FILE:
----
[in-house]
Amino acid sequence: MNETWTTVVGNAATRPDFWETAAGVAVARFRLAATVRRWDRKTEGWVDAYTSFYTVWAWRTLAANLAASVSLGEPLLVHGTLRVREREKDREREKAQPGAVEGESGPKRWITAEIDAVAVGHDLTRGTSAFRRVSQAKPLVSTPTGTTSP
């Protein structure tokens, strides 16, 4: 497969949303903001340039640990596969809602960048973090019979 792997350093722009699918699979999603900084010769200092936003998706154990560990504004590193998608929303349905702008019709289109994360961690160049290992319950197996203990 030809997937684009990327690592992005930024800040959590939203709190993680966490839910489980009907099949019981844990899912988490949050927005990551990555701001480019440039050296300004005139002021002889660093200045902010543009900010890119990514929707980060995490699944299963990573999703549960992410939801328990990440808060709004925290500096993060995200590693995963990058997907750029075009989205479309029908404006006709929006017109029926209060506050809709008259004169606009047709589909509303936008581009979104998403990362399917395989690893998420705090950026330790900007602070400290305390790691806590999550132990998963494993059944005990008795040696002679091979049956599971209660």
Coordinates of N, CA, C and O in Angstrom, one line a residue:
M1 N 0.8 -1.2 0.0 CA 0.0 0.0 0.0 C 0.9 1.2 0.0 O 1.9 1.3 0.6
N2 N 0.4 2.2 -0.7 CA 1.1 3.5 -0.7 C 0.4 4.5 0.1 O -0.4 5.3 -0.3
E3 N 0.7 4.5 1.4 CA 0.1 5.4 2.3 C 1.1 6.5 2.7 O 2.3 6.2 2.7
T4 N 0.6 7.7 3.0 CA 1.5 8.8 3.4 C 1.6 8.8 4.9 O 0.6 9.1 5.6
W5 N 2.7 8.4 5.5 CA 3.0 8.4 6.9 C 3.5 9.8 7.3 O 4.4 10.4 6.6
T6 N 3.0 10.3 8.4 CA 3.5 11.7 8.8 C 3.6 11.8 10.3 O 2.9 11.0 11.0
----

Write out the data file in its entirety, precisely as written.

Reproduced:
[in-house]
Amino acid sequence: MNETWTTVVGNAATRPDFWETAAGVAVARFRLAATVRRWDRKTEGWVDAYTSFYTVWAWRTLAANLAASVSLGEPLLVHGTLRVREREKDREREKAQPGAVEGESGPKRWITAEIDAVAVGHDLTRGTSAFRRVSQAKPLVSTPTGTTSP
């Protein structure tokens, strides 16, 4: 497969949303903001340039640990596969809602960048973090019979 792997350093722009699918699979999603900084010769200092936003998706154990560990504004590193998608929303349905702008019709289109994360961690160049290992319950197996203990 030809997937684009990327690592992005930024800040959590939203709190993680966490839910489980009907099949019981844990899912988490949050927005990551990555701001480019440039050296300004005139002021002889660093200045902010543009900010890119990514929707980060995490699944299963990573999703549960992410939801328990990440808060709004925290500096993060995200590693995963990058997907750029075009989205479309029908404006006709929006017109029926209060506050809709008259004169606009047709589909509303936008581009979104998403990362399917395989690893998420705090950026330790900007602070400290305390790691806590999550132990998963494993059944005990008795040696002679091979049956599971209660």
Coordinates of N, CA, C and O in Angstrom, one line a residue:
M1 N 0.8 -1.2 0.0 CA 0.0 0.0 0.0 C 0.9 1.2 0.0 O 1.9 1.3 0.6
N2 N 0.4 2.2 -0.7 CA 1.1 3.5 -0.7 C 0.4 4.5 0.1 O -0.4 5.3 -0.3
E3 N 0.7 4.5 1.4 CA 0.1 5.4 2.3 C 1.1 6.5 2.7 O 2.3 6.2 2.7
T4 N 0.6 7.7 3.0 CA 1.5 8.8 3.4 C 1.6 8.8 4.9 O 0.6 9.1 5.6
W5 N 2.7 8.4 5.5 CA 3.0 8.4 6.9 C 3.5 9.8 7.3 O 4.4 10.4 6.6
T6 N 3.0 10.3 8.4 CA 3.5 11.7 8.8 C 3.6 11.8 10.3 O 2.9 11.0 11.0